Fish '96 and Huston accomplish North Pole quest

Tyler Fish '96 and friend John Huston

UPDATE: April 27, 2009: Sleeping just three hours over the last four days, Tyler Fish ’96 and John Huston reached the North Pole on April 25, 2009, becoming the first Americans to ski unsupported to the pole.

The final days were an “absolute blur,” said Huston in the final blog. “We pushed our bodies and minds to the limits to overcome seemingly insurmountable odds…. We are exhausted…. We have a fantastic feeling of satisfaction — and of freedom from our powerful routine that propelled us to the North Pole.”

April 22, 2009: Fish ’96, Huston have just days to reach North Pole

Facing an April 25 deadline, Tyler Fish ’96 of Ely, Minn., and John Huston of Chicago are making a final dash to the North Pole.

Hoping to become the first Americans to ski unsupported — no food drops, no outside help — to the pole, the pair are less than 60 nautical miles away.

“We need to make it to the North Pole by [April 25] or we won’t make it,” Fish wrote in the expedition blog, part of the educational and fundraising outreach of the expedition.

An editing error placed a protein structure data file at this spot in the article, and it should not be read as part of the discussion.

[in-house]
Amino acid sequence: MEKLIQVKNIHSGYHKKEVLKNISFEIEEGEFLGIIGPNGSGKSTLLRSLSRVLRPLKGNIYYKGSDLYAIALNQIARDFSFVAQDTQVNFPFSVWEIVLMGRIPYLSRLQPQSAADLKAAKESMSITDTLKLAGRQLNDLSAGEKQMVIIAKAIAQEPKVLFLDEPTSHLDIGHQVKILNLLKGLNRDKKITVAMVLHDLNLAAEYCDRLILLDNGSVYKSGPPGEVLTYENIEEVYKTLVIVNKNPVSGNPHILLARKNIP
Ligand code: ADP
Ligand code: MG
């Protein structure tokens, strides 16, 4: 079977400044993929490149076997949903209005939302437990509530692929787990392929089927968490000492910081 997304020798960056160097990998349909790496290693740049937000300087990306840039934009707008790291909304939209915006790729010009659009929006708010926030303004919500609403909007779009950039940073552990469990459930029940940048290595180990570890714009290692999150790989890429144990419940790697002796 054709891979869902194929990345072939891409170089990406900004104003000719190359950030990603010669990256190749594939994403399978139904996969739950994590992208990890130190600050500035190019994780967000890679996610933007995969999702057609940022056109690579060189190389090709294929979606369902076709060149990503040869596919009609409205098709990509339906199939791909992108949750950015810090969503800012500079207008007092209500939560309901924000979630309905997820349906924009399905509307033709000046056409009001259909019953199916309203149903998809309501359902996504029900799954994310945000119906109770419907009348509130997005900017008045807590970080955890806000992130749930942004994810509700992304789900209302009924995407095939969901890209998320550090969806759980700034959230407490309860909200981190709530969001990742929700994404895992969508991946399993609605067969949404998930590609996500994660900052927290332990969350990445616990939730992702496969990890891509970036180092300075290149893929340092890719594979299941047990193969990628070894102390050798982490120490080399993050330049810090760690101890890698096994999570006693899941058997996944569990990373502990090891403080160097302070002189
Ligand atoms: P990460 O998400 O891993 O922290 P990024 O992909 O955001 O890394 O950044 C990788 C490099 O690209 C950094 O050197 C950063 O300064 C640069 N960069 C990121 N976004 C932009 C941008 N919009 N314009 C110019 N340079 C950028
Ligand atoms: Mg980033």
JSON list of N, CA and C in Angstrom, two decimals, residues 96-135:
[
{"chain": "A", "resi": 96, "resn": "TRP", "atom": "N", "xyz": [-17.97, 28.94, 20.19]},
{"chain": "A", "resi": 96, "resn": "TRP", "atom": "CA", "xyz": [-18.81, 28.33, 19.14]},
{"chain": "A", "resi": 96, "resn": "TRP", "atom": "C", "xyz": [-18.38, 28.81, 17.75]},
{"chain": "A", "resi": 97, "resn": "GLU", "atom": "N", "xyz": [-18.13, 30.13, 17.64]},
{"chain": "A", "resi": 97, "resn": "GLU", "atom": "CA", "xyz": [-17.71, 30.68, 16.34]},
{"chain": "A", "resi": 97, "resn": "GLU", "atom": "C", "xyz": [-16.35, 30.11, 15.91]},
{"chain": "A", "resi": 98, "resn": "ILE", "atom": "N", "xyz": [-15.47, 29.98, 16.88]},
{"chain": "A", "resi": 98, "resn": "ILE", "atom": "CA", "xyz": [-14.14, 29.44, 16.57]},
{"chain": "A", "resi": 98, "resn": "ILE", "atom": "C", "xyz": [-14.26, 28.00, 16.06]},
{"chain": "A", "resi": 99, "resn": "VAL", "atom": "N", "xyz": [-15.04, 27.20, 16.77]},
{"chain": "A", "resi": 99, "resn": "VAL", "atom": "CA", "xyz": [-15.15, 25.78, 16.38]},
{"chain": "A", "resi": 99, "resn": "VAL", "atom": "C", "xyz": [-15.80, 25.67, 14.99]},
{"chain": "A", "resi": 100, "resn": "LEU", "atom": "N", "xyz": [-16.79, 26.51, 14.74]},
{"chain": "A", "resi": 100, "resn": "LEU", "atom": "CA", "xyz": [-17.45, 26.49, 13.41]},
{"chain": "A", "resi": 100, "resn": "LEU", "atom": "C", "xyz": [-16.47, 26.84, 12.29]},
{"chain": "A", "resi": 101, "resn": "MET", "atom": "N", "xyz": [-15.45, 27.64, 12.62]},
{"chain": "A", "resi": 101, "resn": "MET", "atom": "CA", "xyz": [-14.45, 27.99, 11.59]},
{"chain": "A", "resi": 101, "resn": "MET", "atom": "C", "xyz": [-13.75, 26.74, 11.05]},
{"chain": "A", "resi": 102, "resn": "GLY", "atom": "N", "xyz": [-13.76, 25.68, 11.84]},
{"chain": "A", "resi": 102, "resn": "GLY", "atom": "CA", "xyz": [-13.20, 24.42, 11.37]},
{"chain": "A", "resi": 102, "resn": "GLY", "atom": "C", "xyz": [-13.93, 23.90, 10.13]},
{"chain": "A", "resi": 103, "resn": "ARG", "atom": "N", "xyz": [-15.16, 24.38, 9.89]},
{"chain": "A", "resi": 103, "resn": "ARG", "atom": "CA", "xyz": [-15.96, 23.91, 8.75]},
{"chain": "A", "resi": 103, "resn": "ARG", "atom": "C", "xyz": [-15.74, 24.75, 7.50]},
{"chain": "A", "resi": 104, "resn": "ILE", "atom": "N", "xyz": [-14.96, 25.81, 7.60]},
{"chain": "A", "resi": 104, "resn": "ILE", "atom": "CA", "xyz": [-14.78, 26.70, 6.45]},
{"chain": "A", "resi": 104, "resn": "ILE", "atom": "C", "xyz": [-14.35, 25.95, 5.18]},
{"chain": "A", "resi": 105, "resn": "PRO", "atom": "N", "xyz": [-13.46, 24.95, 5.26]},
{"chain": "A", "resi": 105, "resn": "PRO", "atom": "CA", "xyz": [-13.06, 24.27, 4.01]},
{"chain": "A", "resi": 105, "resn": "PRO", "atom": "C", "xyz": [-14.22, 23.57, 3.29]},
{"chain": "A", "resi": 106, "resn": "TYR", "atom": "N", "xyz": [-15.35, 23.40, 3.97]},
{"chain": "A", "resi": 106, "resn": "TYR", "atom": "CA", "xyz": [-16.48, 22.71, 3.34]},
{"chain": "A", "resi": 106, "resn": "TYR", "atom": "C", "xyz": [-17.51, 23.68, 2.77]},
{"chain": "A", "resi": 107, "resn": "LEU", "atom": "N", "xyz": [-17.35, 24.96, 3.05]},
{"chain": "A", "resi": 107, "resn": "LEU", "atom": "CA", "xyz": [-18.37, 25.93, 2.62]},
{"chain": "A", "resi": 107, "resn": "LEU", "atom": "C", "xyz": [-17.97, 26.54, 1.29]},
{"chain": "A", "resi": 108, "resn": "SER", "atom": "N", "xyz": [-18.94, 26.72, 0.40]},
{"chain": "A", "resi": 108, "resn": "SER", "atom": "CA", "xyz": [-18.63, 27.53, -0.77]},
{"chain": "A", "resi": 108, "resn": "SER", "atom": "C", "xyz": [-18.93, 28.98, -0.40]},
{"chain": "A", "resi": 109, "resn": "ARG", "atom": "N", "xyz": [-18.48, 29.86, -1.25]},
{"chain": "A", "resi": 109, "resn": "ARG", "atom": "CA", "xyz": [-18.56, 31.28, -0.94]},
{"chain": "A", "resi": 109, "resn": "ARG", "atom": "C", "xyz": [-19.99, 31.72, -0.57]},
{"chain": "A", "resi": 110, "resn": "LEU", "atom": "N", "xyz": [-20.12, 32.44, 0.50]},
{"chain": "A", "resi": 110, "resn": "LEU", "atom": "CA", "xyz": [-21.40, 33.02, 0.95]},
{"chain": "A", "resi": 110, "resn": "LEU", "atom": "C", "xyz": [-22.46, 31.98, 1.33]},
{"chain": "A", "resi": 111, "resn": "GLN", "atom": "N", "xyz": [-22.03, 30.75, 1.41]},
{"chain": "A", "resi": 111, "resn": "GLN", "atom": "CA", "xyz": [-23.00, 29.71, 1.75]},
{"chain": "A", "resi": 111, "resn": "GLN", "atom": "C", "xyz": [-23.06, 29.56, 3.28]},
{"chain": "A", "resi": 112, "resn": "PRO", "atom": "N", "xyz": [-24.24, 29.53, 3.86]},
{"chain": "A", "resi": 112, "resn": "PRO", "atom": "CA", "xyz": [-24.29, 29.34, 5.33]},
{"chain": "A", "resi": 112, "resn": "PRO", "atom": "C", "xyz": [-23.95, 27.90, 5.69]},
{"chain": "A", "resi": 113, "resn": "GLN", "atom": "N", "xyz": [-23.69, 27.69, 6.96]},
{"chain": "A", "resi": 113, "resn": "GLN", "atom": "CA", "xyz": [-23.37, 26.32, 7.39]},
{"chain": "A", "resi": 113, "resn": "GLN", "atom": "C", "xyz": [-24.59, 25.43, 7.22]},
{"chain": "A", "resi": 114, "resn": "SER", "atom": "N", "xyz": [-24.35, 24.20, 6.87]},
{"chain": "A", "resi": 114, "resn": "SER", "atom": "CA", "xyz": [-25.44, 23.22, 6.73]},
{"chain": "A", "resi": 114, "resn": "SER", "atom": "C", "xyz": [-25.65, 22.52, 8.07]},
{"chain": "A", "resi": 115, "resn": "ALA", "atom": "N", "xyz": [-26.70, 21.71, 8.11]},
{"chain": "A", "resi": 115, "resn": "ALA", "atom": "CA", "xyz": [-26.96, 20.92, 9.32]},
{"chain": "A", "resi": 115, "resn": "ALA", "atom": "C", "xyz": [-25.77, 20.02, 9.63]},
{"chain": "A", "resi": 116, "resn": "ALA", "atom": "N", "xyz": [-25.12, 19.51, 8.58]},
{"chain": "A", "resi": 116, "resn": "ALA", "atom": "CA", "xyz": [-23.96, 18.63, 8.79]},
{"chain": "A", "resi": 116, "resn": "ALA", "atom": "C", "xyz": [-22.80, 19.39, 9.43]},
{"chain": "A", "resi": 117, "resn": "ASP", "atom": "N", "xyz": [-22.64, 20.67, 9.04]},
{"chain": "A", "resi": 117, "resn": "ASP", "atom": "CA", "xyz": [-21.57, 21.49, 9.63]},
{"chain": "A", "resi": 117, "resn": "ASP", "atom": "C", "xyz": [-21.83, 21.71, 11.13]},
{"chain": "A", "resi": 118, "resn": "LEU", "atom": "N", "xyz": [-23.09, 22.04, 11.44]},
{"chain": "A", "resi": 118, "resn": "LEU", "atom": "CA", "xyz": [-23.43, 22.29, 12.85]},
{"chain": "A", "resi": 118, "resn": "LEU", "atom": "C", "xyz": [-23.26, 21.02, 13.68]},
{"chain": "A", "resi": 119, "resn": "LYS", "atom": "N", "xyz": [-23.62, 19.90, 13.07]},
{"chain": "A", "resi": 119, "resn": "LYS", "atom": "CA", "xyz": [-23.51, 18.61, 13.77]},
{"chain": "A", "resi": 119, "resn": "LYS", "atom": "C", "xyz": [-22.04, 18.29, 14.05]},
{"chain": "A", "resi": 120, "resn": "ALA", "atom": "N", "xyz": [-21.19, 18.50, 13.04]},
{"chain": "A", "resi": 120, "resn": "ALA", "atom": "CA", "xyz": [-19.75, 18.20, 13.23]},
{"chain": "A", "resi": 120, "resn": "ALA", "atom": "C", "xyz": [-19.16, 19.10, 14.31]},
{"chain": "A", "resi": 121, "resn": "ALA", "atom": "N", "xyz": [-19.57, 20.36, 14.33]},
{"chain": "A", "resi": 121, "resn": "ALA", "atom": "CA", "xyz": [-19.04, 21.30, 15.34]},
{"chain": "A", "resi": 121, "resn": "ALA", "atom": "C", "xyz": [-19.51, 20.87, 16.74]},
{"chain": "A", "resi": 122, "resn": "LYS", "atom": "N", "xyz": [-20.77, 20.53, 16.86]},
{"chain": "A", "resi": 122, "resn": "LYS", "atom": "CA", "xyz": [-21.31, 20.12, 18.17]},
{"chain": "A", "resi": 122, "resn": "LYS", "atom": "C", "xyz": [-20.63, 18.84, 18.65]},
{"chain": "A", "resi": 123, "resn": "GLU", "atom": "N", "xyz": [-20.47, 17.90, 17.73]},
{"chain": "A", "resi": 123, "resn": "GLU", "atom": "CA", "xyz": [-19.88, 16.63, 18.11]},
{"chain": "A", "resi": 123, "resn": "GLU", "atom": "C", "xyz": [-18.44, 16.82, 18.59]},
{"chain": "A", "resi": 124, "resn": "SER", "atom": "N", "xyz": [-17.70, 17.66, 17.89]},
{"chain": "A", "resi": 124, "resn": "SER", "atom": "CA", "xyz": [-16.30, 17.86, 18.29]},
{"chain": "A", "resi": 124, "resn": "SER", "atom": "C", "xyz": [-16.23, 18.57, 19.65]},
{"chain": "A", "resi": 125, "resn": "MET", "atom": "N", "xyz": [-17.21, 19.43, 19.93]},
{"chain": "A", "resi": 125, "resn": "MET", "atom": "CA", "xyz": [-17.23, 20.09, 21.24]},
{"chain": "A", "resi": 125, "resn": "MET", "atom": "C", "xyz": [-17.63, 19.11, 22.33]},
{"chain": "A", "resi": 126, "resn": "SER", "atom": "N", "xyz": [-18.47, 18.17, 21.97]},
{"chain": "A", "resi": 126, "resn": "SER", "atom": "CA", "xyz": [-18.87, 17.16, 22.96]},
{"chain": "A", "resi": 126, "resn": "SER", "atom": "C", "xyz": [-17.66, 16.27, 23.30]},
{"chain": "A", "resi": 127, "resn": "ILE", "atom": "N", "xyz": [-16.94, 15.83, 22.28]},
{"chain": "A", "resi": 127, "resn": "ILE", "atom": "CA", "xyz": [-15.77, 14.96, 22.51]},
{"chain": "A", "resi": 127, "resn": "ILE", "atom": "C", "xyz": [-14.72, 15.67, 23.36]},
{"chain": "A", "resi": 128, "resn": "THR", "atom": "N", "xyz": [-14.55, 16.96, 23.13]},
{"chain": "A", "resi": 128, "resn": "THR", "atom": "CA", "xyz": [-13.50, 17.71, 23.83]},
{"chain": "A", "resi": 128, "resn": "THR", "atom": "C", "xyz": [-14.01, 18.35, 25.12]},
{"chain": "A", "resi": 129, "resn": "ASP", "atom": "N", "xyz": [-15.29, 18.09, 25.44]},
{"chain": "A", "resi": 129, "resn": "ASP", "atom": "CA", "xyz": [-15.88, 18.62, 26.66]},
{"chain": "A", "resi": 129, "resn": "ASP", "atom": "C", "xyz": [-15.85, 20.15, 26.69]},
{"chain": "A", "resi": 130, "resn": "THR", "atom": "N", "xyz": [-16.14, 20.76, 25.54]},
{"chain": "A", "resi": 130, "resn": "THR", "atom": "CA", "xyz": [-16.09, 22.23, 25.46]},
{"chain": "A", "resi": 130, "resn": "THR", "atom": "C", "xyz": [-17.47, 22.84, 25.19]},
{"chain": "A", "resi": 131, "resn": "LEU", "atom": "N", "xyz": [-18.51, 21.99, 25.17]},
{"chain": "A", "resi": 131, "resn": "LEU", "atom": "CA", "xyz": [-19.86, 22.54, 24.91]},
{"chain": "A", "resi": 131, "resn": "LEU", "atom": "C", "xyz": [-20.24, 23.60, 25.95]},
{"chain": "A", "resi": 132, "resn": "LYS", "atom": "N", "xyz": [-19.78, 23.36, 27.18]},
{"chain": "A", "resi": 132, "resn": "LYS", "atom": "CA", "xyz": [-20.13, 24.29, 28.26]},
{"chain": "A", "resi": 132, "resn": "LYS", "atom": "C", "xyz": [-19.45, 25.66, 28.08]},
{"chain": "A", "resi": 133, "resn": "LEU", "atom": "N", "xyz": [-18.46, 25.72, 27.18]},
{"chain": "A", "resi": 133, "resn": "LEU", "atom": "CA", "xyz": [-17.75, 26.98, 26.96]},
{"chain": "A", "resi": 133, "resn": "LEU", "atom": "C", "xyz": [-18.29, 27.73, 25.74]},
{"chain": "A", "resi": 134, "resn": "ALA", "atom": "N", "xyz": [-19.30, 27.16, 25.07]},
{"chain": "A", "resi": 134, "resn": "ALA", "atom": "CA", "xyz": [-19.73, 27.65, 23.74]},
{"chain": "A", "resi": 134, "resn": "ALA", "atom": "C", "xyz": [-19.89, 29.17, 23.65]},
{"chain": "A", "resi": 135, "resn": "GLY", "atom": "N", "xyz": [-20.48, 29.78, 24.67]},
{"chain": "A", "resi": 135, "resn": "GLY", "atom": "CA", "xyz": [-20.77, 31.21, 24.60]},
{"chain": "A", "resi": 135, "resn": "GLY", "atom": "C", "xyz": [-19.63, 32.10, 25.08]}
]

“John and I…have been discussing, making plans and doing everything we have to do so we are ready for the final push, which we are now doing.”

  • Follow Fish and Huston’s final dash to the North Pole.

Hampering their efforts is the steady drift, south and east, of the Arctic ice beneath their feet. They’ve also lost some time navigating the various “leads” of open water, and are feeling beat down by the harsh Arctic environment.

The April 25 deadline is more than self-imposed. Whether they reach the pole or not, Fish and Huston need to be on the last flight from Camp Borneo, a seasonal Russian station some 60 miles from the pole.

Facing the deadline, the pair have implemented a 27-hour schedule, traveling 17 hours each day and using the rest for sleeping and eating.

The trek began March 2 when the pair left Ellesmere Island and stepped onto the Arctic Ocean sea ice.

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